‘75 years ago’

Many daily newspapers of different languages reprint in their current editions twenty, fifty, seventy-five or a century old news item or editorial of the same date, through which the scenario of that period comes into light in some way or the other. The Hindi newspaper ‘Hindustan’ of North Indian also does this. In its 14 November issue, it reprinted a news item headlined  ‘Tribute to Kamal Ataturk’ in its column ‘75 years ago’: “New Delhi 14 Nov: Today, after the Question Hour  in the assembly, Bhola Bhai Desai, said while presenting  condolence on the death of  Kamal Ataturk, that “it is right that the demise of Kamal Pasha is not at all related to India but still it is such a kind of event on which the assembly should express its opinion. Kamal Ataturk showed the courage through which he broke all the conventions which had been obstacles in the way of Turkey’s development. In one single day he abolished the Arabic script and hijab and created equality between man and woman. During his 15 years rule he established such a system, in which nobody can create disorganisation”. Later on the speaker passed the resolution and adjourned the assembly in respect of the deceased.

By this small news
With this small news of 75 years ago, the whole scenario of political situations prevailing in the Indian subcontinent in the 1920s, which is stored in history books and archives of newspapers, came before the eyes. That was the period of British rule. The freedom struggle was in the final phase. The above mentioned assembly was established by the Britishers which used to do coordinate between the British government and Indians. Despite the apparent conflict with the British government, the majority of Indian leaders, like the Indian National Congress, was under the influence of British politics and culture. Having abolished the Osmania Caliphate of Turkey in 1923, the British monarchy displayed importantly its conspiracies and ungratefulness in installing pro-west Ataturk Kamal Pasha over there. It is obvious that the death of Kamal Pasha was so woeful for British India, but on the other side there was great satisfaction also, that during his regime Pasha threw the hijab off the faces of Muslim women, banned the Arabic script, and on the model of western social life, sowed the lethal seed of free mixing of men and women in Turkey. His biggest ‘achievement’ was that by abolishing the Caliphate he not only put an end to the rule of Islamic Shari’ah in Turkey but became the cause of discouragement for other Muslim countries as well.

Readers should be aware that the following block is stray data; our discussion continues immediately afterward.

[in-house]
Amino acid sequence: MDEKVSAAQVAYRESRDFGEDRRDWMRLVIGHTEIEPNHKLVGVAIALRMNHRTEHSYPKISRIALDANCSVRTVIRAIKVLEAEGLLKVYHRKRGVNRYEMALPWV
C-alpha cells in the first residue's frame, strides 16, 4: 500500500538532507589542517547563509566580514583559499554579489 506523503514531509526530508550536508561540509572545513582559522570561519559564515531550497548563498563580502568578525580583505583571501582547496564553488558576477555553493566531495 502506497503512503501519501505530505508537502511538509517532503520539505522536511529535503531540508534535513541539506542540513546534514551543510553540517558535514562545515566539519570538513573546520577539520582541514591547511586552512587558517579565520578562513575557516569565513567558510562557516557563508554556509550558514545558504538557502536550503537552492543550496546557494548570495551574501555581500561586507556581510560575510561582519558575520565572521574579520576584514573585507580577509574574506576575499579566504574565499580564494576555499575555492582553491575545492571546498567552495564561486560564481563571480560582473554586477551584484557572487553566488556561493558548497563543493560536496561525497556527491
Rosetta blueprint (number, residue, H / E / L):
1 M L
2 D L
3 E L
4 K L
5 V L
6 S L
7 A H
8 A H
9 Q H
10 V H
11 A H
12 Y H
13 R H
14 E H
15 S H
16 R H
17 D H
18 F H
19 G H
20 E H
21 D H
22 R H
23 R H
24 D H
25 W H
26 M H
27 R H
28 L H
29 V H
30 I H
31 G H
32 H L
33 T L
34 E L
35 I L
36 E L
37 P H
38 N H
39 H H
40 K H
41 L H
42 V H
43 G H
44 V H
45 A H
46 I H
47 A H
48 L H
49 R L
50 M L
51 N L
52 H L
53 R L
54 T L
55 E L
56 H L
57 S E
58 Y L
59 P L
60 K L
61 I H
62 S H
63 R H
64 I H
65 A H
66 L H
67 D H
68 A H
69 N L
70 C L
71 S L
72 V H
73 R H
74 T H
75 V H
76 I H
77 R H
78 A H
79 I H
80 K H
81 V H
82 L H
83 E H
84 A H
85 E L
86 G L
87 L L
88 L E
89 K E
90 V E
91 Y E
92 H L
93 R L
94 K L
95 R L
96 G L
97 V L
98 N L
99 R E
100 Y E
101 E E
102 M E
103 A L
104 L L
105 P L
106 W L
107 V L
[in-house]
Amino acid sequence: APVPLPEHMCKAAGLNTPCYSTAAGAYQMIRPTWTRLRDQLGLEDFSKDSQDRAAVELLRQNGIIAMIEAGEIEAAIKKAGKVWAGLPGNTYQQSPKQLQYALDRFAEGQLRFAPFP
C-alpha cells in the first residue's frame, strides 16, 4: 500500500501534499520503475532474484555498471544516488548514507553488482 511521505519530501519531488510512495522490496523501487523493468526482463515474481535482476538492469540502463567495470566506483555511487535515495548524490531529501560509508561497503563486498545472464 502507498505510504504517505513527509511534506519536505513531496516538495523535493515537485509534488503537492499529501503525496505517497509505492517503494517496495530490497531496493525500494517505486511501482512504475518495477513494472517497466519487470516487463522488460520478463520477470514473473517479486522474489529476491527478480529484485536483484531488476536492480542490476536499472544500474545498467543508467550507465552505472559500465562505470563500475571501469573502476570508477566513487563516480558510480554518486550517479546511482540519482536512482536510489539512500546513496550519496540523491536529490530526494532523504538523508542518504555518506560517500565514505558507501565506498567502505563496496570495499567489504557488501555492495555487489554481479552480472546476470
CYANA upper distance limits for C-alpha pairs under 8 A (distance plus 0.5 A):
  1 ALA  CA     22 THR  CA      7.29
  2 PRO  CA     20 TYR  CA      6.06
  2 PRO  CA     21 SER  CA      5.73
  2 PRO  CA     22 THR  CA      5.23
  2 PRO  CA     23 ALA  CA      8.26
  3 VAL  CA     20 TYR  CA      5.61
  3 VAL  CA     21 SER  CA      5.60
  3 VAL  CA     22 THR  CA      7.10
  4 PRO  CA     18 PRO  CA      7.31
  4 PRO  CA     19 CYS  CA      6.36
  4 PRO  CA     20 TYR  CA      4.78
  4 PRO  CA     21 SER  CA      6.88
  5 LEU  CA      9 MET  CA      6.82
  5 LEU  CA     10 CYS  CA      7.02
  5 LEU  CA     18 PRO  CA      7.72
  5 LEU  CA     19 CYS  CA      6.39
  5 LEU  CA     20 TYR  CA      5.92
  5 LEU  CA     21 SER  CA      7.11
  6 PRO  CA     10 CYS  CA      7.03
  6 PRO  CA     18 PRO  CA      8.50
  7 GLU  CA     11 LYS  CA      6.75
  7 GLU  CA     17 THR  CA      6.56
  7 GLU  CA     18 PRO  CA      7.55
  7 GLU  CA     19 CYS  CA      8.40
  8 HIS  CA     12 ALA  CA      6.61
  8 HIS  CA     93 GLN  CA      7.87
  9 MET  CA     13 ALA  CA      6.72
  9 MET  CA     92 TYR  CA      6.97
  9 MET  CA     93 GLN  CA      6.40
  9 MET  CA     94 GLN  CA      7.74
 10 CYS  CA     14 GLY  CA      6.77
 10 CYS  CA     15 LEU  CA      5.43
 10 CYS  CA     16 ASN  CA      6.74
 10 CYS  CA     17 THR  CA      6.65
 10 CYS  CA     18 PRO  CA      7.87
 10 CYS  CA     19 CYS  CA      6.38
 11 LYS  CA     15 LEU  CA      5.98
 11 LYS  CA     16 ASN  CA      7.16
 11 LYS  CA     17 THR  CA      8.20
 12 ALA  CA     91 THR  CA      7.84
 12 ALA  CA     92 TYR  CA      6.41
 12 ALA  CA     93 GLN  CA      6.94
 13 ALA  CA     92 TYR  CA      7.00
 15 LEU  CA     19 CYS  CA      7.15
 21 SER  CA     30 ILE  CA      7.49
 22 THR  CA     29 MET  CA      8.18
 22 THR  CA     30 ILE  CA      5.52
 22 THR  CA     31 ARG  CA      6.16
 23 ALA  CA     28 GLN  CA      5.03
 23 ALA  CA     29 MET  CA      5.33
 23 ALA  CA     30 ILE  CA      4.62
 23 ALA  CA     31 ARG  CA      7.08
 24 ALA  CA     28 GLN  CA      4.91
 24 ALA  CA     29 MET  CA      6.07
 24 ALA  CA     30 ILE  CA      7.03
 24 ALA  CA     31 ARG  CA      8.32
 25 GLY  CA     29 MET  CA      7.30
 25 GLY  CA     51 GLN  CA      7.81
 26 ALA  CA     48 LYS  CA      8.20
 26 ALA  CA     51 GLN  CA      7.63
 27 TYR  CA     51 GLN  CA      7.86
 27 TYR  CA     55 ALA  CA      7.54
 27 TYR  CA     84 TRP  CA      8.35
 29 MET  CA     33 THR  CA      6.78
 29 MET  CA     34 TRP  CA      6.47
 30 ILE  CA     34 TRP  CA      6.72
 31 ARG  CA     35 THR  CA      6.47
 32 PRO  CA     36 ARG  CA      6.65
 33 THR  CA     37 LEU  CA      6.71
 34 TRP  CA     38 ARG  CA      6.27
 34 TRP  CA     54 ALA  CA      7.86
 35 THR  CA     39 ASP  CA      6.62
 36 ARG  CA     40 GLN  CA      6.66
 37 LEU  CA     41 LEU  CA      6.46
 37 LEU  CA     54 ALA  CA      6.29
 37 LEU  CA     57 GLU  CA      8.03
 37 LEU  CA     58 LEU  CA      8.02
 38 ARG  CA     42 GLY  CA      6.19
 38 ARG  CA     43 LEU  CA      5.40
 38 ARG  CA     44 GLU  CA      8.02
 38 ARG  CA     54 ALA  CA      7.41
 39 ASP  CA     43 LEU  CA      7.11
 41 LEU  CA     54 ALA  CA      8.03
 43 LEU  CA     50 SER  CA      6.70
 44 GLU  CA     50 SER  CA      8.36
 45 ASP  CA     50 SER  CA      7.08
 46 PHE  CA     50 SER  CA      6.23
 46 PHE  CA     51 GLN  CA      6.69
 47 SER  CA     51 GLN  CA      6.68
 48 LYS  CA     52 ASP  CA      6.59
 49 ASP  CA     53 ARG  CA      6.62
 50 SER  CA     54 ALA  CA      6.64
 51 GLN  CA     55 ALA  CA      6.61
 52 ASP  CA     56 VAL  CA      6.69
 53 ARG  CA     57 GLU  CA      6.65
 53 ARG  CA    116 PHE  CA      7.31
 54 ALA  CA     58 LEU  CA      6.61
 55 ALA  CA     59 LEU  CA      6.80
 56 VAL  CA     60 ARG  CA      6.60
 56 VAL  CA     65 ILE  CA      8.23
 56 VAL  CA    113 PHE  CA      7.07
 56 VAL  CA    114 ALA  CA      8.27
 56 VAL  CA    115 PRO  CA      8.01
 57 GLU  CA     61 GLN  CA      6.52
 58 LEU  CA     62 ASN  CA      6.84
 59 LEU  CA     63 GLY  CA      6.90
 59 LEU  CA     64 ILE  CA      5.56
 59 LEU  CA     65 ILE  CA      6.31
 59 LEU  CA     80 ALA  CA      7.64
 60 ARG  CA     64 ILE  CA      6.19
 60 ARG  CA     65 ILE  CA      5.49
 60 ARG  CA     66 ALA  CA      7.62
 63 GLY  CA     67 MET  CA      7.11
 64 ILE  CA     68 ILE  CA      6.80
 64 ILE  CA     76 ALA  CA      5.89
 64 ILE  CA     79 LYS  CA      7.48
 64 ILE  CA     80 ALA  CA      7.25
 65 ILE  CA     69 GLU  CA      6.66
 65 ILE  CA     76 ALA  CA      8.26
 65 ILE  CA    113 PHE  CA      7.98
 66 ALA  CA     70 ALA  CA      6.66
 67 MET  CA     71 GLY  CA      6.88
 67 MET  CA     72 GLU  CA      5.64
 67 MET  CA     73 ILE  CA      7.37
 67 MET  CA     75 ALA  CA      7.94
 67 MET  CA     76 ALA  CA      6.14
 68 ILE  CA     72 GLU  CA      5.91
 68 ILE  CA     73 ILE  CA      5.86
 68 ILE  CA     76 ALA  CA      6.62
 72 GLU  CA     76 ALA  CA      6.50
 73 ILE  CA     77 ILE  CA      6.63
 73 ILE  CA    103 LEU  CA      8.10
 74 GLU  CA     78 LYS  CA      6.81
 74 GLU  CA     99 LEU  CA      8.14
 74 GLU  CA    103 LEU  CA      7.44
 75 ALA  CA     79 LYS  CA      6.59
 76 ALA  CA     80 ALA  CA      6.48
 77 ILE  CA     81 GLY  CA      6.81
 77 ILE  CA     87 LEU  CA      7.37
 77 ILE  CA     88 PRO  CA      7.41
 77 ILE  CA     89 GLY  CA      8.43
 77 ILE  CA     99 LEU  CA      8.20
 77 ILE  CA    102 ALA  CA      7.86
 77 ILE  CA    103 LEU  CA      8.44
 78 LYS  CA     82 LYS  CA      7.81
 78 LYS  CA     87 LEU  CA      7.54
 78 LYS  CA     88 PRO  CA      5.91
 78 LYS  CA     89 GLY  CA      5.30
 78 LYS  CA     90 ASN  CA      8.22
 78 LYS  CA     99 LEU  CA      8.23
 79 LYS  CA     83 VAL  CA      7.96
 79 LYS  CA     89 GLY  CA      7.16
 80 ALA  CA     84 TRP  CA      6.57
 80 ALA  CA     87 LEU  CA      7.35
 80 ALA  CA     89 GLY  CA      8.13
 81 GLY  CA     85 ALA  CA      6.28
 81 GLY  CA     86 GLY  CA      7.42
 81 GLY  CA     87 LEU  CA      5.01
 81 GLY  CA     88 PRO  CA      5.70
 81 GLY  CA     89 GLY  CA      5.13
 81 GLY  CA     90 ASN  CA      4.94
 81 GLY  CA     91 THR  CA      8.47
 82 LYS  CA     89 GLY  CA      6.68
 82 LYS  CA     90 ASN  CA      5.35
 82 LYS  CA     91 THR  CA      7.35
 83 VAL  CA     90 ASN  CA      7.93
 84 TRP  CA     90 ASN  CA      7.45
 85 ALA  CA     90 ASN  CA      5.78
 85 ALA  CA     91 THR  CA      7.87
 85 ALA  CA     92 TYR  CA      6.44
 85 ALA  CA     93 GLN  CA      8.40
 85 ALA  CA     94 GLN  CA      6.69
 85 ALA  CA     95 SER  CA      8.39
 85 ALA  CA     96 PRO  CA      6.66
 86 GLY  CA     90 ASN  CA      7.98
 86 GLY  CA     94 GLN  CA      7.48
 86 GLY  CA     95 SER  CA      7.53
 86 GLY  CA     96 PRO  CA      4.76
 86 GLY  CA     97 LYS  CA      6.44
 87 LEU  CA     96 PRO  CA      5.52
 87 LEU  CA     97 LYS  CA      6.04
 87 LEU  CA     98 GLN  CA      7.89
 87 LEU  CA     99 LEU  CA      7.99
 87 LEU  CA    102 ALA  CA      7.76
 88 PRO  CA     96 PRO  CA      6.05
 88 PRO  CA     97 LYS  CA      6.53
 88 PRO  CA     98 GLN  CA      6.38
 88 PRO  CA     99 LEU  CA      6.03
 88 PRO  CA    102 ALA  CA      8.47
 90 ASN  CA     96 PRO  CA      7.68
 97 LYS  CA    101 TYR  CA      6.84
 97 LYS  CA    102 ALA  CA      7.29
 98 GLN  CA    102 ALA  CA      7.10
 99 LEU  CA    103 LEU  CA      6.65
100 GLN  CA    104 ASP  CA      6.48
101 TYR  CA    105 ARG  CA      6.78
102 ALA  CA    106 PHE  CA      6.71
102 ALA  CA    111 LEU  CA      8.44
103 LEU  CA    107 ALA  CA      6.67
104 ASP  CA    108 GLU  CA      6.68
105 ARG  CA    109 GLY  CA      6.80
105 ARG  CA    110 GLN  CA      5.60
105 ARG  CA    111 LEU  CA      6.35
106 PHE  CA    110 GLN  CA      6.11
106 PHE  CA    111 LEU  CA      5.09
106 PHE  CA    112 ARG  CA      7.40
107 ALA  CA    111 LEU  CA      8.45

Why was the tribute deemed necessary?
Therefore, despite the fact that ‘the demise of Kamal Pasha is not at all related to India’, paying tribute to Pasha was considered necessary. Obviously, the British government had to do this, but Indian National Congress also did not want to lag behind, because Indian National Congress had been working under the influence of Hindu Mahasabha in many affairs and Turkey, Islamic Caliphate and Muslim community were among them. The R.S.S had also come into existence in the period close to 1923 – it becomes clear (nay fresh in mind) that the roots of anti-Islam mind-set found palpably in today’s political and some administrative sections are very deep, and their proximity with western thought and ideology is equally ancient. To see women unveiled, to make them shameless after having stood them in the line of men, and the mentality of putting further pressure on them for making money, is also against to the Indian traditions, but under the enmity of Islamic Shair’ah it had been welcomed before 75 years ago and even today it is much more under the American system mimesis. Therefore, those who are wishing to create positive and constructive changes in Indian society on the basis of Divine accountability must study the history of country’s past in depth. 

 19/11/2013 khabar-O-Nazar by Parwaaz Rahmani, sehrozaDAWAT, translated by:Miss Khalida Hussain

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